I have absolutely no idea what an Islamic cleric might have against a woman riding a bicycle, or the passage in the Koran that forbids such a thing, but anyone who can navigate a bike in an abaya deserves far more acclaim than condemnation. I suspect the prohibition has less to do with the possible glimpse of stocking than a belief that riding a bicycle could take her maidenhead. (This still wouldn’t explain the ban on driving, though.) “Wadjda” is far more that an indictment of a system that would forbid a little girl from enjoying herself on a day off from school. Not only is it Saudi Arabia’s first feature film, but it also was made by the kingdom’s first female director, Haifaa Al Mansour. If the movie exposes to the public what many viewers would consider to be unfair treatment of girls and women, it also demonstrates that someone in the Saudi bureaucracy was finally willing to take the risk of allowing Al Mansour to create a story that begs those questions. Wadjda is a free-spirited child whose mostly absentee father is being pushed by his mother to take a second wife. Her mom is a lovely woman, whose only crime is an inability to bear any more children, let alone a male heir. Wadjda drives her mother nuts with her desire for a brand-new bicycle, with which she can race a neighbor boy (also forbidden).
Her only hope, as unlikely as it might seem, is to win a Koran-memorization contest at her school. It’s not something for which the girl has previously demonstrated any proficiency, but it shows how badly she wants the bike. In effect, she’s using the Koran to acquire an object the mullahs insist is banned by the Koran. While Wadjda appears to be turning over a new leaf in pursuit of her goal, other girls her age are being claimed as second or third wives to geezers who can provide for them. Others are succumbing to western notions of womanhood. Certainly, too, not all of the women and girls we meet feel as if they’re imprisoned by the abaya and other restrictions. If they go along to get along, so be it. There’s no reason to spoil any more of the movie’s surprises, of which there are several. “Wadjda” reminded me of a segment in the Iranian movie, “The Day I Became a Woman.” In it, a group of women are shown racing their bicycles, in robes, on a road alongside the sea. Out of nowhere comes the lead cyclist’s husband, followed by other men on horses, all intent on preventing her from riding “the devil’s throne.” Another segment in the film takes place on the day a female character, 9, officially is considered to be a woman and is required not only to wear a chador, but also discontinue her friendship a male playmate. The Blu-ray package adds an interesting making-of featurette, which describes the difficulties of making a film in Saudi Arabia and the unique access she had to her subjects because men wouldn’t have been allowed to make the same connections. – Gary Dretzka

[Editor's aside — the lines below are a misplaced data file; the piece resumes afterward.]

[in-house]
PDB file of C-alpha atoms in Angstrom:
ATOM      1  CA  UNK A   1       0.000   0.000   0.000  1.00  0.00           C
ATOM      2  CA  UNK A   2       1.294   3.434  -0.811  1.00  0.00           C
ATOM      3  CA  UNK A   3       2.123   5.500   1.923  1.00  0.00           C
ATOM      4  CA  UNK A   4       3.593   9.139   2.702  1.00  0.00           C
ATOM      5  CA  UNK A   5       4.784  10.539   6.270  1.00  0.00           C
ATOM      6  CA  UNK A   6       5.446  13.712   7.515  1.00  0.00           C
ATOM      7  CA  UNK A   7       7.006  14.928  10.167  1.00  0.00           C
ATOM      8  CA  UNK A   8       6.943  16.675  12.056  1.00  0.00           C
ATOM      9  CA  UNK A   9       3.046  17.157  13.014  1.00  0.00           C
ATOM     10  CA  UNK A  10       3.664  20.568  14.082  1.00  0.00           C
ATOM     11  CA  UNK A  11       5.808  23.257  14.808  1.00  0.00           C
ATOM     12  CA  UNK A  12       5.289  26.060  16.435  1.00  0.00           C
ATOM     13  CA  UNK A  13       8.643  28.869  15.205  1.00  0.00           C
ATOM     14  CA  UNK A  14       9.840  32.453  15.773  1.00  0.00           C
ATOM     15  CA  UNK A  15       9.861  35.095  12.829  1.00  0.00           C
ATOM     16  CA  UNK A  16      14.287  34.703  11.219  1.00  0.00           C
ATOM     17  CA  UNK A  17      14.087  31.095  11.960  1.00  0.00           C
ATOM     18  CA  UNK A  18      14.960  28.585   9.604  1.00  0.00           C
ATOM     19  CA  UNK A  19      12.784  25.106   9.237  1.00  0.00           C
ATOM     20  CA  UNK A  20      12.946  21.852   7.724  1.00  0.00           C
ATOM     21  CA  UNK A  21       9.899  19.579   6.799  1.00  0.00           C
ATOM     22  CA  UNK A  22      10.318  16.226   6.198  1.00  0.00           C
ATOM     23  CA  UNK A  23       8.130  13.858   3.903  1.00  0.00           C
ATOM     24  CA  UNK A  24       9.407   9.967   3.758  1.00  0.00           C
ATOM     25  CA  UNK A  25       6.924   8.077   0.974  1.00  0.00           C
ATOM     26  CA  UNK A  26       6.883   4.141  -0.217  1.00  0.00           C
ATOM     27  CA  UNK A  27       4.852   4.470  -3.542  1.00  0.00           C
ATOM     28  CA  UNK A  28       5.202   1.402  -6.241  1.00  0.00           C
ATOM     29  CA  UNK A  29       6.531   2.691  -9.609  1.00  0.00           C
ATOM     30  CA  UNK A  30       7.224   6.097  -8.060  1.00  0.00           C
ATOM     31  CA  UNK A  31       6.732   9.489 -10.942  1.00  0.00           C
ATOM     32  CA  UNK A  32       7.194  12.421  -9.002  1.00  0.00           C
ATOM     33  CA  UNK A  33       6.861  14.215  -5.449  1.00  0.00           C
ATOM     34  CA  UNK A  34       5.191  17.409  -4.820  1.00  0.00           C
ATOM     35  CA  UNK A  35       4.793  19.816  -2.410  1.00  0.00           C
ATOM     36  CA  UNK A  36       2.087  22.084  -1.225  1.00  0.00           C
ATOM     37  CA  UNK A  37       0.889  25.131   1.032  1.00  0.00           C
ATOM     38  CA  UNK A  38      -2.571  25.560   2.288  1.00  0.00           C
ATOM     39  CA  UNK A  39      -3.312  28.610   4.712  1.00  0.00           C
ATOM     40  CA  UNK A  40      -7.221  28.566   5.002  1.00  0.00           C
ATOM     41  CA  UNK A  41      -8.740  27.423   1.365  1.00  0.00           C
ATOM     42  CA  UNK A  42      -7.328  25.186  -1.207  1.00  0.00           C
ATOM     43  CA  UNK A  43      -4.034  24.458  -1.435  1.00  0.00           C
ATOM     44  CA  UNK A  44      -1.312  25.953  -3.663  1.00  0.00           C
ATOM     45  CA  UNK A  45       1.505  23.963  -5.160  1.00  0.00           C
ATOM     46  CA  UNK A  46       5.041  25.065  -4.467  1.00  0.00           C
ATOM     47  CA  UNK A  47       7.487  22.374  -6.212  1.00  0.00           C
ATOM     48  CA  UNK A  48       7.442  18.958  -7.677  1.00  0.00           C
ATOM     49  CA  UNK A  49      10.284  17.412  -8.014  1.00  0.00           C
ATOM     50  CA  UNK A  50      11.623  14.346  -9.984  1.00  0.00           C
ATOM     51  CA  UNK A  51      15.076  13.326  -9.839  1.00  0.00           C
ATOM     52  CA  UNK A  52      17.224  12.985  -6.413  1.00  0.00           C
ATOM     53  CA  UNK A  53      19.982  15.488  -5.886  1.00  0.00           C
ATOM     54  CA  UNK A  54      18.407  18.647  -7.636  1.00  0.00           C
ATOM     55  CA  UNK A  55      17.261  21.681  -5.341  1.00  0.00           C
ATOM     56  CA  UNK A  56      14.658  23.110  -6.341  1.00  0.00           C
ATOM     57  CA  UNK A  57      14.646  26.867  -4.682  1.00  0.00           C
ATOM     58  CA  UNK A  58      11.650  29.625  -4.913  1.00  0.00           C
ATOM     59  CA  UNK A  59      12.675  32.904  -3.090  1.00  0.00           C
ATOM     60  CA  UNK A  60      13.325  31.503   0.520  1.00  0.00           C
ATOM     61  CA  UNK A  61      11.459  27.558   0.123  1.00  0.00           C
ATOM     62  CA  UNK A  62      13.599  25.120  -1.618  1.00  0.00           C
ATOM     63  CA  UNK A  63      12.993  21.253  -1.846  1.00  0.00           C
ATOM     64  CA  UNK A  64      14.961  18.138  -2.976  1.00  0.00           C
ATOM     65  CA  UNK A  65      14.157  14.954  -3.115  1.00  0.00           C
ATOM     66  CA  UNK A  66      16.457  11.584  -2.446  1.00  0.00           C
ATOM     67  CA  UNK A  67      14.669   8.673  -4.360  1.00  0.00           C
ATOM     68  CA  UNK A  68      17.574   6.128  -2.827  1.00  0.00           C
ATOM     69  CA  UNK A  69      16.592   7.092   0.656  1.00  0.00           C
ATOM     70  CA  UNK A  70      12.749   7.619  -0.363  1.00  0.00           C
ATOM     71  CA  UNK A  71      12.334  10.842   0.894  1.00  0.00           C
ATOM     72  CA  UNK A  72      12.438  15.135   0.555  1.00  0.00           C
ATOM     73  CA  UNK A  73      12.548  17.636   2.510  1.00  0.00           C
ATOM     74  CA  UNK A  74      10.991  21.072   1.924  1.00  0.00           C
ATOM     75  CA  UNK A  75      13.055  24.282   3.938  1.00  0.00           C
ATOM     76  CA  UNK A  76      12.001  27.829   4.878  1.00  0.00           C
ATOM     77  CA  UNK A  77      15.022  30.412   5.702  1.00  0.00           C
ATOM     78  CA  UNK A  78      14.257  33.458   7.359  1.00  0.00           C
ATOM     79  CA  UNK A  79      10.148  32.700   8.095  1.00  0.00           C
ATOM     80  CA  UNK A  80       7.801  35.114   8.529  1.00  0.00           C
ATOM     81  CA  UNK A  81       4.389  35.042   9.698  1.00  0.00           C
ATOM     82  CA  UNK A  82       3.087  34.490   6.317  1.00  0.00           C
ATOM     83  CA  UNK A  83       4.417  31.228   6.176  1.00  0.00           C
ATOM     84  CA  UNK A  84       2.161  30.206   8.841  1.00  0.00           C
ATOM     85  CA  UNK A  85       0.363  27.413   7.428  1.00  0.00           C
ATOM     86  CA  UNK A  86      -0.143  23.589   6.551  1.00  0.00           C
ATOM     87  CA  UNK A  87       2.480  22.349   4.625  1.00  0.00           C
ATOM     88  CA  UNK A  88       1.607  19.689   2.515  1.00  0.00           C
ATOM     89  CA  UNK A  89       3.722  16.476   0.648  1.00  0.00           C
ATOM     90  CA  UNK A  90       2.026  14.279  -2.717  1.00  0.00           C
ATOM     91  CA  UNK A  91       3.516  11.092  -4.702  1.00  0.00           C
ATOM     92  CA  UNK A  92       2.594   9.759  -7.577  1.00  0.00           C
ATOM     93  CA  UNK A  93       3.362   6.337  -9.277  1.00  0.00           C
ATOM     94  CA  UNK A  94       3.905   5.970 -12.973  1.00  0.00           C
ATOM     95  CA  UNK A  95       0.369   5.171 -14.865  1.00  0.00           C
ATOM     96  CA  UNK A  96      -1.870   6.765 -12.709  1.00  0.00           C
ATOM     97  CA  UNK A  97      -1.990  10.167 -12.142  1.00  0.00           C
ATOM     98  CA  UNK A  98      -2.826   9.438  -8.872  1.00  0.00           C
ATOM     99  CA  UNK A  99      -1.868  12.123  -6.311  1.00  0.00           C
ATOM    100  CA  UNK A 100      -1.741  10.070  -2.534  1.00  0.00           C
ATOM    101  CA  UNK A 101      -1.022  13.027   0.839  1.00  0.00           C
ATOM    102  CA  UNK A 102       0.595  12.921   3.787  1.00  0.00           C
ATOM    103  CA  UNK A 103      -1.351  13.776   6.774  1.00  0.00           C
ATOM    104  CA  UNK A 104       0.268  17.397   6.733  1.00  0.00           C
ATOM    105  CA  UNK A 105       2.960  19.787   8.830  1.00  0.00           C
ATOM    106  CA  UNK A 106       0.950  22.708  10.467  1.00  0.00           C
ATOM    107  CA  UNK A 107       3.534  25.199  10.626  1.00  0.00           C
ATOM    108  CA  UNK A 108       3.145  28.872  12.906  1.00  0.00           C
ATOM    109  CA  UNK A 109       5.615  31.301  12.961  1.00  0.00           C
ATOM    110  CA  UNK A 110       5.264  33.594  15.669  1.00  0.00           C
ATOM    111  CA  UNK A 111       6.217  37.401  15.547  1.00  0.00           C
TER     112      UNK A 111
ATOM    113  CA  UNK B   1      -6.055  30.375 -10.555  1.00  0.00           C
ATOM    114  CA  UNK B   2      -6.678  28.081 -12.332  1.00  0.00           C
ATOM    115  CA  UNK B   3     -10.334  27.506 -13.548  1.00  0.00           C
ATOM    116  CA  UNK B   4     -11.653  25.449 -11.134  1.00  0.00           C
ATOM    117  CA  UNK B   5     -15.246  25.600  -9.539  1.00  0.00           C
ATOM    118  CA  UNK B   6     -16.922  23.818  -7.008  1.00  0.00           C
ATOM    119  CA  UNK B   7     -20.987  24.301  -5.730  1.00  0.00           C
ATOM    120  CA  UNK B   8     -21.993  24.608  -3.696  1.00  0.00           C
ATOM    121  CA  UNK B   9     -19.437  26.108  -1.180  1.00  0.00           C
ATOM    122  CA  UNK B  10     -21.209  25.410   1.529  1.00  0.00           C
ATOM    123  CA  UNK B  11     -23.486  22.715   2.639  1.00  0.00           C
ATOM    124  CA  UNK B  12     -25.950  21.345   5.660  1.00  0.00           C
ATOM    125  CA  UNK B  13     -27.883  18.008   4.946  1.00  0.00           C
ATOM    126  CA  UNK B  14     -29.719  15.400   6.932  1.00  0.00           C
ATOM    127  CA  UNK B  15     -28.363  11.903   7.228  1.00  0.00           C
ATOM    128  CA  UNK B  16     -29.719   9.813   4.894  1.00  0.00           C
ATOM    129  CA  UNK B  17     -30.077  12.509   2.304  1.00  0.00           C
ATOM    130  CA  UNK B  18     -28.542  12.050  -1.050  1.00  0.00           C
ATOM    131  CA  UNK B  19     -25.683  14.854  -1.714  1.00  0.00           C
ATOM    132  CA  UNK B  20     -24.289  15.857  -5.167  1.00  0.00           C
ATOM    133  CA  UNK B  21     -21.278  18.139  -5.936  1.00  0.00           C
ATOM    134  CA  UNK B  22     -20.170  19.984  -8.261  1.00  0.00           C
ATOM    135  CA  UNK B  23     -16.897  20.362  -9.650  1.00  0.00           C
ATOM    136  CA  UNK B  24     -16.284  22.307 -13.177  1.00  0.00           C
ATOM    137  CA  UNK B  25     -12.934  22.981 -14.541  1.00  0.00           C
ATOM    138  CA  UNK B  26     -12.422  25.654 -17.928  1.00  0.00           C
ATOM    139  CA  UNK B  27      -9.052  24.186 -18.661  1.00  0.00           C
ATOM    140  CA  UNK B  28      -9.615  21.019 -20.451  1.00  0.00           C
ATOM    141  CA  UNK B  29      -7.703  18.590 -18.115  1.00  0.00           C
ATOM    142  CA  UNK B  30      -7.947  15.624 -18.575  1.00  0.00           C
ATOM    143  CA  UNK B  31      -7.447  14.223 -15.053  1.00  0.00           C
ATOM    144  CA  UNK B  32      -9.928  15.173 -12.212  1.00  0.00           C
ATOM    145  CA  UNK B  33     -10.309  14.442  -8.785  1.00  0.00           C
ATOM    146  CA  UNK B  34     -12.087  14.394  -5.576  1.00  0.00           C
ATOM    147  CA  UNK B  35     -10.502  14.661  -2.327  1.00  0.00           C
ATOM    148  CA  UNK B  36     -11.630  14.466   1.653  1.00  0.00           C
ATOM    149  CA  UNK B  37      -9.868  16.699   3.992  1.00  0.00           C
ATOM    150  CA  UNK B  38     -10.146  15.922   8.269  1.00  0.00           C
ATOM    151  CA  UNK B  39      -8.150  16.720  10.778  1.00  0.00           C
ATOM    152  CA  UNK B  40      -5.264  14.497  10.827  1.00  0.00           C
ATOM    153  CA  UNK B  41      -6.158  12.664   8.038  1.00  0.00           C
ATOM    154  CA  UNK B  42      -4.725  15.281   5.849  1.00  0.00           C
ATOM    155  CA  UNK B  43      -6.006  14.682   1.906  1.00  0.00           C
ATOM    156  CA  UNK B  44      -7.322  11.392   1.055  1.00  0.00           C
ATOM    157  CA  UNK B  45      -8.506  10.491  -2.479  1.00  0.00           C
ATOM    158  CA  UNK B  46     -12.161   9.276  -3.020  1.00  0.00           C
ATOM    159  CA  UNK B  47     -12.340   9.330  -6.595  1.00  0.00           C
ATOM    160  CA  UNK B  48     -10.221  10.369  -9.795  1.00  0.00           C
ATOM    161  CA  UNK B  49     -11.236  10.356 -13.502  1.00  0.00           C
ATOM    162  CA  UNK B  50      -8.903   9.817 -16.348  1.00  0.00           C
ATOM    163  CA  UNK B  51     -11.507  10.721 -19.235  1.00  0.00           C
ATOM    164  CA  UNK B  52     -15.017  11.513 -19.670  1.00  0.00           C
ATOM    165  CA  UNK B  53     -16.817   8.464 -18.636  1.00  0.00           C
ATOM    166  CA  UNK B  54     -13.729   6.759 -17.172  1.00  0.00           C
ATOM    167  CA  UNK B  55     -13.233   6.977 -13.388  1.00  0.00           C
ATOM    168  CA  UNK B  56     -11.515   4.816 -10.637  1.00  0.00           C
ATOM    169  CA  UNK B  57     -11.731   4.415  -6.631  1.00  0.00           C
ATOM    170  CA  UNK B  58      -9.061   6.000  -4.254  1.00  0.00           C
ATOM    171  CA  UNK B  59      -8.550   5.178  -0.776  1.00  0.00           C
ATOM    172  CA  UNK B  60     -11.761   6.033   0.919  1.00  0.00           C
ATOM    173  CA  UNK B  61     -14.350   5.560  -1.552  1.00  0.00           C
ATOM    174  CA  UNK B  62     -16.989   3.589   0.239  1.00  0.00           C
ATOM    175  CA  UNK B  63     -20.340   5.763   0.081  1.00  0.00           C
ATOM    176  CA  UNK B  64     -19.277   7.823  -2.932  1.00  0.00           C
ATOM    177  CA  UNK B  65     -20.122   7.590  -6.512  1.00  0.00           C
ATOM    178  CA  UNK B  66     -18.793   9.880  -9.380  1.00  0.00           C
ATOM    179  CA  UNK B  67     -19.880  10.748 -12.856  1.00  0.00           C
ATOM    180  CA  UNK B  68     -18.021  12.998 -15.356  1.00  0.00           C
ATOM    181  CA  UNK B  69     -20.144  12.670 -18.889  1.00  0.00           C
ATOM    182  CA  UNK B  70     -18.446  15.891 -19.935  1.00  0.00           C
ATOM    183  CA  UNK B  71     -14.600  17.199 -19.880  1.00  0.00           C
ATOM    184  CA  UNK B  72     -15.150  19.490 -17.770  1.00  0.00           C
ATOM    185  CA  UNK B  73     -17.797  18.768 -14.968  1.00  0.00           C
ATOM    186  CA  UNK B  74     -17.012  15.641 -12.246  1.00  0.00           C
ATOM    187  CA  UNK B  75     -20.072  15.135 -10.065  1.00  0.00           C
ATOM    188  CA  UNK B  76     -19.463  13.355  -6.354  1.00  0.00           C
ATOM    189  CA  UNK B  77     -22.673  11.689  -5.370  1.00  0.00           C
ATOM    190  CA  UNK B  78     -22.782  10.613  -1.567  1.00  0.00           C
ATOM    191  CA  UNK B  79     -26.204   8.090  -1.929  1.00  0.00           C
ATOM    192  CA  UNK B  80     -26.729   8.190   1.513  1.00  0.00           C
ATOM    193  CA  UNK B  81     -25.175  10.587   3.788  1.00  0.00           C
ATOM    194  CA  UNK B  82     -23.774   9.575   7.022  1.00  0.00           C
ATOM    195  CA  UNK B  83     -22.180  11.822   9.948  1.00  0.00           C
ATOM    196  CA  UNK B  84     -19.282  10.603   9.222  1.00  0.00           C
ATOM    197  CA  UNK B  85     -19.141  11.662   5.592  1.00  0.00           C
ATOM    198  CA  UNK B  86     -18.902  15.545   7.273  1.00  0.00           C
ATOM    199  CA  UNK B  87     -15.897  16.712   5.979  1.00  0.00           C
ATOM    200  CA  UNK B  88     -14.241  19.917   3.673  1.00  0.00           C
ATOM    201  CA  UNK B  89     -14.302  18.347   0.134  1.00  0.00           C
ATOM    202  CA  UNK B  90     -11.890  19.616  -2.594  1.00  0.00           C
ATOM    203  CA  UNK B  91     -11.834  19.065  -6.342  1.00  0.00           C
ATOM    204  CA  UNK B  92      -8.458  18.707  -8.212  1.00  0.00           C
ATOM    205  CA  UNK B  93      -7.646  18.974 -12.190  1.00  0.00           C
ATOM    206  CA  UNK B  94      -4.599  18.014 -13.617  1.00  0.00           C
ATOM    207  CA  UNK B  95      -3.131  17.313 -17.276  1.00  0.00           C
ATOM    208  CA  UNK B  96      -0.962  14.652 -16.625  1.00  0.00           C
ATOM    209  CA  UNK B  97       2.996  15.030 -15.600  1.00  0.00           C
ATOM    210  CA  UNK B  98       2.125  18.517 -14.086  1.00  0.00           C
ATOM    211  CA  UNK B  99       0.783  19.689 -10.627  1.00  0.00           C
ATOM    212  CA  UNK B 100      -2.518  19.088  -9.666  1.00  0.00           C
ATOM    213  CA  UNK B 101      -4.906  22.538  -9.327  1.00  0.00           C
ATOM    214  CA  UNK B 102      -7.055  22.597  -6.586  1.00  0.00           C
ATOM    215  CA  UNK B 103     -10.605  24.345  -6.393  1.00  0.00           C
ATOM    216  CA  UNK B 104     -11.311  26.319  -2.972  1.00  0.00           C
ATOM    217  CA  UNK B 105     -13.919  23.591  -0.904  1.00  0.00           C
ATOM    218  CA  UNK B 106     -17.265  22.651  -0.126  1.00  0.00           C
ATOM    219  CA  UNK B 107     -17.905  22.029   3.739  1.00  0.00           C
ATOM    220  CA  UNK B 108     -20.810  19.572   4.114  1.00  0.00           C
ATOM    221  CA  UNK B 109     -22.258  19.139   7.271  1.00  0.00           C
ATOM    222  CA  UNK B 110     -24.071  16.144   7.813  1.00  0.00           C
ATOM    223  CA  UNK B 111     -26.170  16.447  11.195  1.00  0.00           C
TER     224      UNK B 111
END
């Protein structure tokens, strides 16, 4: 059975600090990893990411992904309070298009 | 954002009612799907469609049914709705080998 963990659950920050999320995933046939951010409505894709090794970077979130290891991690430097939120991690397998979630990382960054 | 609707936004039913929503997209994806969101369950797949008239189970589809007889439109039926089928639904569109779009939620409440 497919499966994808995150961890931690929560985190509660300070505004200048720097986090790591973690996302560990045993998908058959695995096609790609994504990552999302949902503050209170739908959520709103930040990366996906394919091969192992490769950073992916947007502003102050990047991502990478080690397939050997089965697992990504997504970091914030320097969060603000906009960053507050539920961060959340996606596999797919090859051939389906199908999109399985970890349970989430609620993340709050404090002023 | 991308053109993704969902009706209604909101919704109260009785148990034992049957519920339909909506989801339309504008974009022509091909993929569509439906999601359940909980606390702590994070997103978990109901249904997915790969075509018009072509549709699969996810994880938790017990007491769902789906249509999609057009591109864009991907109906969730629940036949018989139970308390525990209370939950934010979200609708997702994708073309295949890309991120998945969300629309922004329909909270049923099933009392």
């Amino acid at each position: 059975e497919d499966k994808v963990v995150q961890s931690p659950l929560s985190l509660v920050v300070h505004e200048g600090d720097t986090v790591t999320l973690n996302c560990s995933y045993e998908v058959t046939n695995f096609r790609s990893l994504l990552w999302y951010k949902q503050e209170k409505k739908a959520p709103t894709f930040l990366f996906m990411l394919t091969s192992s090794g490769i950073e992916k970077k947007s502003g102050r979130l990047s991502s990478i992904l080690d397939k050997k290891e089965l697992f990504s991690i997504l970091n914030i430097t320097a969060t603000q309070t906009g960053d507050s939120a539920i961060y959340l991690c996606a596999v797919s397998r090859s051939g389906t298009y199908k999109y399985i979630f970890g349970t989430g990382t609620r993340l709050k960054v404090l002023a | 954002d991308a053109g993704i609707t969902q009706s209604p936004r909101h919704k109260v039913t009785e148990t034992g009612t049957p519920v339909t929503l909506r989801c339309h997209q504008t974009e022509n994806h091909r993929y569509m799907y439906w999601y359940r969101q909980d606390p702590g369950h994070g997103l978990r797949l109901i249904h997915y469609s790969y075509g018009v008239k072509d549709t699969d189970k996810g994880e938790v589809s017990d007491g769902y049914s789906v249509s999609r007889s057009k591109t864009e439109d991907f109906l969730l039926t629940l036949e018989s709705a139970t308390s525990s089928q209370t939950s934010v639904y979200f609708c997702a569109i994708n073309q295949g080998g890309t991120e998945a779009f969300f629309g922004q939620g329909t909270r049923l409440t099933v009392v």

The Artist and the Model: Blu-ray